HUGE REVISIONS TO previous data gave a sharply better picture of the US jobs situation, pushing the unemployment rate down to 7.8 per cent, the lowest level since Barack Obama became president in January 2009.
The Labor Department’s figures for last month showed only 114,000 jobs were generated, but upward revisions both to July and August new jobs numbers, and a broader baseline adjustment last week, helped reduce the overall jobless rate from the previous 8.1 per cent.
The 7.8 per cent level was the lowest since President Barack Obama took office, and challenged critics, including White House rival Mitt Romney, who said Obama could not make good on his pledge to bring unemployment below 8 per cent by the end of his first four-year term in office.
It was also lower than forecasts for this year of the Federal Reserve, which embarked on a QE3 stimulus program in September mainly because of the persistence of high joblessness.
“Today’s employment report provides further evidence that the US economy is continuing to heal from the wounds inflicted by the worst downturn since the Great Depression,” said Alan Krueger, chairman of the White House Council of Economic Advisers.
“The economy has now added private sector jobs for 31 straight months. Taking account of the preliminary benchmark revision released last week, the economy has added a total of 5.2 million private sector jobs during that period.”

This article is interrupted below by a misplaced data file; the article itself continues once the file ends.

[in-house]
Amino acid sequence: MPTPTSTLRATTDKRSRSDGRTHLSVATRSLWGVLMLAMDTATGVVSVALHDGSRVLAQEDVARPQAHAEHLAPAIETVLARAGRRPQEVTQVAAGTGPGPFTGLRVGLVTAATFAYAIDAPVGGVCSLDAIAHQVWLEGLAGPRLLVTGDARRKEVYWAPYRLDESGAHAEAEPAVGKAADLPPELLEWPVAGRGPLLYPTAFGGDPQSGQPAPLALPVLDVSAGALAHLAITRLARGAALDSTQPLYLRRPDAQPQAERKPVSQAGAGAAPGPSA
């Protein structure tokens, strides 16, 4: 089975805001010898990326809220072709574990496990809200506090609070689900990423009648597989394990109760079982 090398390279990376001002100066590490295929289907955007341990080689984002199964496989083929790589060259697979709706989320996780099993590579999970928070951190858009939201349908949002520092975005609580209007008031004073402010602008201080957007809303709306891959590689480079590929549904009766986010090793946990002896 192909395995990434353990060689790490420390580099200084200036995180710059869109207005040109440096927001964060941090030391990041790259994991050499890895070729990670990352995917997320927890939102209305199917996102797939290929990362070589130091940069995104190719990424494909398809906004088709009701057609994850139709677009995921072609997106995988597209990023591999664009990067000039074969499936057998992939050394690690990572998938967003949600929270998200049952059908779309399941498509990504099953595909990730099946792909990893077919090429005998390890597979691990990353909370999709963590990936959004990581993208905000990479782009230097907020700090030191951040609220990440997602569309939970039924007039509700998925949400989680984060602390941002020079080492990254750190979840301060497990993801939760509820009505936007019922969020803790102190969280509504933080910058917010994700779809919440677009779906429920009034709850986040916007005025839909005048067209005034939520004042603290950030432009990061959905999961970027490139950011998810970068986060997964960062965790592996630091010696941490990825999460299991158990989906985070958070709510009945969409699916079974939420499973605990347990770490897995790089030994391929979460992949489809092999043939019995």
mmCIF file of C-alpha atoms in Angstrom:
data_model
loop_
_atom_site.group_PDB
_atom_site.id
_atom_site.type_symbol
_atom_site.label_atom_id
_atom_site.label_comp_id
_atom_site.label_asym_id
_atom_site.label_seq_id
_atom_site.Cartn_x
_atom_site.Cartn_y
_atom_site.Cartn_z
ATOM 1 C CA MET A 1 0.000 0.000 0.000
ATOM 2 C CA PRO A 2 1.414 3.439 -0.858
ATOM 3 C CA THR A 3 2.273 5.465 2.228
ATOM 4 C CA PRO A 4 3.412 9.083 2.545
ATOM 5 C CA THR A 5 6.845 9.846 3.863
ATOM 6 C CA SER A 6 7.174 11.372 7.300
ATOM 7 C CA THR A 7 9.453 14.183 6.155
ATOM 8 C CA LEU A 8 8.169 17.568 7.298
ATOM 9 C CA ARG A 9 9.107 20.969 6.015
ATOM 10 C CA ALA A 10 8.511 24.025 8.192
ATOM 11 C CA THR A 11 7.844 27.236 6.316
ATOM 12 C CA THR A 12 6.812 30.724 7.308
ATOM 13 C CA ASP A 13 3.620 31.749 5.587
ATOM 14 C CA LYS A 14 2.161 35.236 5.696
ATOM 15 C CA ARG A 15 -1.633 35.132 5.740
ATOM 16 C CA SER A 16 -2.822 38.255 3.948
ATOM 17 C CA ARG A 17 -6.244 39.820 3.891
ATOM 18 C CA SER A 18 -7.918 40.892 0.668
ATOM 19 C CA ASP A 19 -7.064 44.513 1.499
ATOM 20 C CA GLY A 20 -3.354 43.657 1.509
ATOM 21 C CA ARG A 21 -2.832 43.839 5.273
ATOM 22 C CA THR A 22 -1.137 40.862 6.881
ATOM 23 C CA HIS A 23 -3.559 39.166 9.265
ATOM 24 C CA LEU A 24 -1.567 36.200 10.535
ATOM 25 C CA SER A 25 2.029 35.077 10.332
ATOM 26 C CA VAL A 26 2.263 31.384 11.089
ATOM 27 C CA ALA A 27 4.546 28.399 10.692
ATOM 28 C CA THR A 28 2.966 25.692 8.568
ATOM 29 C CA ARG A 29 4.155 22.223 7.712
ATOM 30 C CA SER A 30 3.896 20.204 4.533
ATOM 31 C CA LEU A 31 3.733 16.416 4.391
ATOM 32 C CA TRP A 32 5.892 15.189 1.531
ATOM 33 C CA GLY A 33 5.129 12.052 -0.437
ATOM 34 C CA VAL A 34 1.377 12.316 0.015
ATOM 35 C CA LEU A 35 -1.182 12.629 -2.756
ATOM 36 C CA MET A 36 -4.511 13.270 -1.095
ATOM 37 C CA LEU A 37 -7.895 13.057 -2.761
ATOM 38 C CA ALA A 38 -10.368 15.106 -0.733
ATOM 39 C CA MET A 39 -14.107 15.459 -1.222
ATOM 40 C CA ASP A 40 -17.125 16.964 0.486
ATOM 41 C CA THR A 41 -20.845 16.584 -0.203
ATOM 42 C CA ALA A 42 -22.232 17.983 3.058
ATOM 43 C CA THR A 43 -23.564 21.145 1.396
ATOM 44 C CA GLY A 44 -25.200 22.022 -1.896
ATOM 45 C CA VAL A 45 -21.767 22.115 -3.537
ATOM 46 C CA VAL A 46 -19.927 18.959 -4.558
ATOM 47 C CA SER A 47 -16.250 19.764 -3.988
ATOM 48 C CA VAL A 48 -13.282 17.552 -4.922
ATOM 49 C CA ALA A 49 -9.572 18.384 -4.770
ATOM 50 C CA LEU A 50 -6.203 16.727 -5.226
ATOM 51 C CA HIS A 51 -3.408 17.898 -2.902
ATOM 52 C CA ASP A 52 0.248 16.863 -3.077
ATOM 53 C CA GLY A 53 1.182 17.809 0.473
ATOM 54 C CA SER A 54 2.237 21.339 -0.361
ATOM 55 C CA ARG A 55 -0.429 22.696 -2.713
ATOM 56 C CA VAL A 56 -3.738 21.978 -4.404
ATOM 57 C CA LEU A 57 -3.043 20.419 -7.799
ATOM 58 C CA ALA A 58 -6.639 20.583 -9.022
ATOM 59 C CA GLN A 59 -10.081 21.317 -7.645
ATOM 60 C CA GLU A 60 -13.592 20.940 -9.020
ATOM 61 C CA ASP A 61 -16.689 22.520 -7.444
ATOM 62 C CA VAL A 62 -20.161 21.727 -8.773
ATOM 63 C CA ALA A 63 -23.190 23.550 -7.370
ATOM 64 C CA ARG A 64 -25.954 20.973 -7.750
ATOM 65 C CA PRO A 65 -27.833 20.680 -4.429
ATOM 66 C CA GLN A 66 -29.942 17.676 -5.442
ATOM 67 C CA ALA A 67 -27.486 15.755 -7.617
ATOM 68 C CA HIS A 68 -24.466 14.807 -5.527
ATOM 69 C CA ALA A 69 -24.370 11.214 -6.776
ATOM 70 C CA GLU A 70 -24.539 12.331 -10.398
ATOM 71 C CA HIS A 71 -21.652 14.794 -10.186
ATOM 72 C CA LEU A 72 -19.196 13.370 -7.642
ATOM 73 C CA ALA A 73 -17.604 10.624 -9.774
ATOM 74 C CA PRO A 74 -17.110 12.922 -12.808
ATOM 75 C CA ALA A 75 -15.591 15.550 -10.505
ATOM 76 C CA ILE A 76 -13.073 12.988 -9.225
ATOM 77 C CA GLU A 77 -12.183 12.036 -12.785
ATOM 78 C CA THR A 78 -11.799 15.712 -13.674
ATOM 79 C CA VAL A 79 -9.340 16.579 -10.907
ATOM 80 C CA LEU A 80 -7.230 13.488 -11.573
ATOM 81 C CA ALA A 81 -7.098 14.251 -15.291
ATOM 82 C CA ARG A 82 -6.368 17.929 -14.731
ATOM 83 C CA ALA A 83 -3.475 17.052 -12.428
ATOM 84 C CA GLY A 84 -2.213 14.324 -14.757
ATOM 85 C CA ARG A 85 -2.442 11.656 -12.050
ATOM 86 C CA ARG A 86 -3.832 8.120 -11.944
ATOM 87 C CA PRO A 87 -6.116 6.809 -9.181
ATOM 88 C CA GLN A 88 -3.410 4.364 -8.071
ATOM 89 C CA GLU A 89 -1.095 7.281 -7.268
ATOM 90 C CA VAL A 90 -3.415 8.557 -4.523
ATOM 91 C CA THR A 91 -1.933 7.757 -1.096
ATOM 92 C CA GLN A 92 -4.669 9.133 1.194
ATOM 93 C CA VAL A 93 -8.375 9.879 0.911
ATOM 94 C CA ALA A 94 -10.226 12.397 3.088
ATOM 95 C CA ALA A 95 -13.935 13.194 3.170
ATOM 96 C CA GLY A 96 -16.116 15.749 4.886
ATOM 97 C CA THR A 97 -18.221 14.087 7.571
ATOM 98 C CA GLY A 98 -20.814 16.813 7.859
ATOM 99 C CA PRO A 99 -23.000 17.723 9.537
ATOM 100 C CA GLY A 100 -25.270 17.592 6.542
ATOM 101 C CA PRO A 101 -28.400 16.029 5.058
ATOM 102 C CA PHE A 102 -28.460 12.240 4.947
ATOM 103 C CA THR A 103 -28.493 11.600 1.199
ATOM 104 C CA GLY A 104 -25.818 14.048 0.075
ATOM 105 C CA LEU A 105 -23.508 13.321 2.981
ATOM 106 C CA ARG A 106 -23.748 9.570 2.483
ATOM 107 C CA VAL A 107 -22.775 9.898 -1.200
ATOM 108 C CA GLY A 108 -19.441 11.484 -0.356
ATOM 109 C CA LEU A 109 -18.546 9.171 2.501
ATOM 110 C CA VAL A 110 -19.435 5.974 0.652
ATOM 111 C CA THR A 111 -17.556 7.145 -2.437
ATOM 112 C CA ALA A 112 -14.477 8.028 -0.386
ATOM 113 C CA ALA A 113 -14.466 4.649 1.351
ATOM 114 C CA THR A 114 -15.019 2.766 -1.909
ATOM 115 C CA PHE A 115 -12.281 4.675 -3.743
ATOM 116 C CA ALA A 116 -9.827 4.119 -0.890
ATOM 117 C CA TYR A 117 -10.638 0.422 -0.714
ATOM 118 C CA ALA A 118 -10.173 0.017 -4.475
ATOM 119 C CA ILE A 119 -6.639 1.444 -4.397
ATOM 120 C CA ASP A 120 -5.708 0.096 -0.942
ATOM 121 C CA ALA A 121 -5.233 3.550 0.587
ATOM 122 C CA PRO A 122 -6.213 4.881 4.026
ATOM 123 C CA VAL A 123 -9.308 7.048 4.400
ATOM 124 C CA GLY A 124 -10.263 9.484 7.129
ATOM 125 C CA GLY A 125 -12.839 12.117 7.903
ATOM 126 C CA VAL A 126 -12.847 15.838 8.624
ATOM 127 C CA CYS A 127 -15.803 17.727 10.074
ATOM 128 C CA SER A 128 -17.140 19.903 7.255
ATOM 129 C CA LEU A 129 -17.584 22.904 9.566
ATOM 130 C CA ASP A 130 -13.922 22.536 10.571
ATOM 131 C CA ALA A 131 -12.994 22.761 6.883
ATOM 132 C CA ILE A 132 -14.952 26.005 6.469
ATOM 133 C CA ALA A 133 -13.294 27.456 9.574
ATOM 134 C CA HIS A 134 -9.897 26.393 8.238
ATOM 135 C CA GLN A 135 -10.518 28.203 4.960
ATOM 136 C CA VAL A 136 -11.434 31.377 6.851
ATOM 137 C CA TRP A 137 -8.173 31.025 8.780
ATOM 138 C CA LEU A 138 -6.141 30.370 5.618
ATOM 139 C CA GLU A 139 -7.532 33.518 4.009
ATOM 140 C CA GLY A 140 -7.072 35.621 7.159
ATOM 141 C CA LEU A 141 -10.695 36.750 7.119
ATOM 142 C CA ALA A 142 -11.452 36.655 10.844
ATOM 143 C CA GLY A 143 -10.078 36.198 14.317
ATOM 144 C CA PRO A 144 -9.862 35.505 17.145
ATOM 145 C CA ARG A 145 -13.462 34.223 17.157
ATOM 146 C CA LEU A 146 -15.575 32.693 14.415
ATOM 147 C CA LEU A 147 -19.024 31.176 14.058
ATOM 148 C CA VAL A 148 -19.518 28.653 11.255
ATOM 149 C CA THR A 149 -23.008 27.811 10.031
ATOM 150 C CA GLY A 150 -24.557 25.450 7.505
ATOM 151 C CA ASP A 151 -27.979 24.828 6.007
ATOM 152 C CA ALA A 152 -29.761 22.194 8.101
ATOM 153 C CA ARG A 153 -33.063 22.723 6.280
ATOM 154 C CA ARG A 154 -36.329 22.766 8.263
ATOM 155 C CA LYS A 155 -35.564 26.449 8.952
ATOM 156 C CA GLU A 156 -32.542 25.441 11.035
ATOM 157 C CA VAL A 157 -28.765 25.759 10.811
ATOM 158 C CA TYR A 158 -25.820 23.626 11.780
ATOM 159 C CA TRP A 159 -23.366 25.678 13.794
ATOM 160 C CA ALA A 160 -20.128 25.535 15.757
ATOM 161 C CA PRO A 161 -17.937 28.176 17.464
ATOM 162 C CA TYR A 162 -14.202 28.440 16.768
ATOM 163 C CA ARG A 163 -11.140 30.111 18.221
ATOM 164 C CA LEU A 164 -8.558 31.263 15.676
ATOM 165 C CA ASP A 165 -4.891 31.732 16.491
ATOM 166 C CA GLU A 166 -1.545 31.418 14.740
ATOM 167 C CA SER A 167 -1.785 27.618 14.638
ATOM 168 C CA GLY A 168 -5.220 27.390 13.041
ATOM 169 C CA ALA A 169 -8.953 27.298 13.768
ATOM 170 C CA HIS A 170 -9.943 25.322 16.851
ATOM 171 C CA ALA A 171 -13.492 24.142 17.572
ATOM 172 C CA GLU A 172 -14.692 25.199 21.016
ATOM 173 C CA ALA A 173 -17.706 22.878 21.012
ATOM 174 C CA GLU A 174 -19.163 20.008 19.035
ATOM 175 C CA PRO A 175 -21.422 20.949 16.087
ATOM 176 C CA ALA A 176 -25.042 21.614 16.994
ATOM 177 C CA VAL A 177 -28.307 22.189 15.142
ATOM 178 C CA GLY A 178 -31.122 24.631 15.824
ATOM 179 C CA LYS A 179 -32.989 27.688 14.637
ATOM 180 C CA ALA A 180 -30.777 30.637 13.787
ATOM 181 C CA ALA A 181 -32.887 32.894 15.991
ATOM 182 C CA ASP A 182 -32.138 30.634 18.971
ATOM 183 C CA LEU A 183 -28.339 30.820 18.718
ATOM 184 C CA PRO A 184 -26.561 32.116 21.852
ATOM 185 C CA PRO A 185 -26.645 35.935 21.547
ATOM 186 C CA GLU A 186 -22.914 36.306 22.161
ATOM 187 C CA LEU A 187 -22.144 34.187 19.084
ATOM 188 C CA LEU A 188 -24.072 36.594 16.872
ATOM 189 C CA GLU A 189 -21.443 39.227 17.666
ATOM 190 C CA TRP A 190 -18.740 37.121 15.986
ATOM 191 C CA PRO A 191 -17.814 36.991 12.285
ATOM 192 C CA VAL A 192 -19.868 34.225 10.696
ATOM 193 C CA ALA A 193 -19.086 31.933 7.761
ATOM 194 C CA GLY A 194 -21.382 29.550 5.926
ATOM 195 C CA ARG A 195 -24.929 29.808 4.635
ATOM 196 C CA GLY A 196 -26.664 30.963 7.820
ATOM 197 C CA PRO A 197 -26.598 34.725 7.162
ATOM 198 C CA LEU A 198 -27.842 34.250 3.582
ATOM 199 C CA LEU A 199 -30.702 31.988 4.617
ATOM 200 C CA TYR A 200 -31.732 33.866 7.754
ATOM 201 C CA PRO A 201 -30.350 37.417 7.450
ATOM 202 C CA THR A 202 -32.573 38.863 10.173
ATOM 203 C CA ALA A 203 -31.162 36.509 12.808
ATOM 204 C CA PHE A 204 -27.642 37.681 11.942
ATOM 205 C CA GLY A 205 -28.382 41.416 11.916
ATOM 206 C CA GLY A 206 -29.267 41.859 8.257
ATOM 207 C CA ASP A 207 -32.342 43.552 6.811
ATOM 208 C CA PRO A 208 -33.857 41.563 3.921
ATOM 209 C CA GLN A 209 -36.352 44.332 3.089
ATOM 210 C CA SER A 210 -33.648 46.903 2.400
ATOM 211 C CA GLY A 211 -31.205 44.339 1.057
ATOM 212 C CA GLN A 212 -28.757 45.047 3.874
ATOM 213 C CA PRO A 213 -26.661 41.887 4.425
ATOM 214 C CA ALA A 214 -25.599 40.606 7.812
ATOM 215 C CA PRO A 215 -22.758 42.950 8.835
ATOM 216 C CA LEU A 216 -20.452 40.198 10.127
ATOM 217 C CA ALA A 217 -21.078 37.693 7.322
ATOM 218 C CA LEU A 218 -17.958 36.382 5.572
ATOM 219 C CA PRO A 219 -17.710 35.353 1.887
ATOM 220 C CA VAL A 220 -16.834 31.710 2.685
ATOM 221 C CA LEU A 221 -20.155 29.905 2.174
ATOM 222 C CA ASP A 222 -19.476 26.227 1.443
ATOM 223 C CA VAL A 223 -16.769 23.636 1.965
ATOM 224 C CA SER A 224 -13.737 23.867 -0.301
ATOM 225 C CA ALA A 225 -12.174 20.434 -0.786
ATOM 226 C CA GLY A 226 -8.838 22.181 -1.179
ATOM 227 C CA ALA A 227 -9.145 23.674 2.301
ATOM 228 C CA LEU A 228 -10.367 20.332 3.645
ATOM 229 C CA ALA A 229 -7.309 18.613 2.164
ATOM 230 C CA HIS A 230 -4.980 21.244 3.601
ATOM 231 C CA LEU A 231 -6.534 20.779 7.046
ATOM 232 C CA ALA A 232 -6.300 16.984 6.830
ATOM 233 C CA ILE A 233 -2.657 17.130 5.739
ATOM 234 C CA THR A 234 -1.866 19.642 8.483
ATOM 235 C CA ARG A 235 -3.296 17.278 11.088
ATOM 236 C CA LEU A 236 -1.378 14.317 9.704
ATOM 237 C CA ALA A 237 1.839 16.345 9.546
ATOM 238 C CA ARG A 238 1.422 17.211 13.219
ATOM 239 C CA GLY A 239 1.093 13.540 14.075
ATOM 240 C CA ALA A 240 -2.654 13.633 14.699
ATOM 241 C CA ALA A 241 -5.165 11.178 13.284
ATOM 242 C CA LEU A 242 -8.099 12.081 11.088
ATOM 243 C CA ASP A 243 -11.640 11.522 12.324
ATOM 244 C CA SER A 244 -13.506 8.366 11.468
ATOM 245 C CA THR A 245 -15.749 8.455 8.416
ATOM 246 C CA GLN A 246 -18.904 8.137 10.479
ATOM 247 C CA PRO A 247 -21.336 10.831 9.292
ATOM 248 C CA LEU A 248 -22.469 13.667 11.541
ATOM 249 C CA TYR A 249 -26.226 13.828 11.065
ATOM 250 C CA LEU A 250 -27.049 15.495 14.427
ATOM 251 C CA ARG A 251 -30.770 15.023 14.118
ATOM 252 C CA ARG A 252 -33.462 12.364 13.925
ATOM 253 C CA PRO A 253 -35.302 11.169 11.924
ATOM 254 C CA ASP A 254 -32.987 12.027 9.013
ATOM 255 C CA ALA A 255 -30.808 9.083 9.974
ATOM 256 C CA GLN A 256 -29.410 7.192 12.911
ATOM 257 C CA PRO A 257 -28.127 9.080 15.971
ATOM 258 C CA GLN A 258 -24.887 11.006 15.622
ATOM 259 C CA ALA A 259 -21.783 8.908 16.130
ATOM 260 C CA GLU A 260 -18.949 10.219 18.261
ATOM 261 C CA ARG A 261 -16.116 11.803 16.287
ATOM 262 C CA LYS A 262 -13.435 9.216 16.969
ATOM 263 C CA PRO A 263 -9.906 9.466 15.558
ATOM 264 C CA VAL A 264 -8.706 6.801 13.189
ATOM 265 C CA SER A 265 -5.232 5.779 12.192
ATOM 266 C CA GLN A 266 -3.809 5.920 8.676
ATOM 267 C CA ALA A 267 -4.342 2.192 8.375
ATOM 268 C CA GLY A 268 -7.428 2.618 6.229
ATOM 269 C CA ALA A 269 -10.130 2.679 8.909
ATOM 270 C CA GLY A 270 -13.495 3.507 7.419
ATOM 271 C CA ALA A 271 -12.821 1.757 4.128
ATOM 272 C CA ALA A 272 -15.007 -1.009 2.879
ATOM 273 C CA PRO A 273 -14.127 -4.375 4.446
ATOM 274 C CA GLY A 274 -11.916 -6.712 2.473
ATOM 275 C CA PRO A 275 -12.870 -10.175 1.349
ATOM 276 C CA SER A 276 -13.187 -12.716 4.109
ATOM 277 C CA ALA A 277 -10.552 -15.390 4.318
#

12 million officially unemployed
Revisions to the previous two months’ numbers added 86,000 net new jobs to what had been understood, not enough by itself to bring down the overall unemployment rate.
But last week the Labor Department did a more far-reaching adjustment to the base labor sector data reaching back several years, helping reduce the total number of unemployed.
In addition, the September figures showed a 170,000 increase in the number of people who dropped out of the work force since July.
The details were not all positive: manufacturers reduced their job rolls for the second straight month and the average duration that people are going without jobs increased to 39.8 weeks.
Moreover, the number of people who could only do part time work increased by 580,000.
But in an important shift, the numbers showed that, in addition to the private sector, government bodies at all levels returned to hiring in June and July, albeit at a modest pace, reversing a slow contrary trend since May 2010.
Overall, 12.1 million Americans remained officially unemployed, down from 13.9 million in September 2011, when the jobless rate was 9.0 per cent.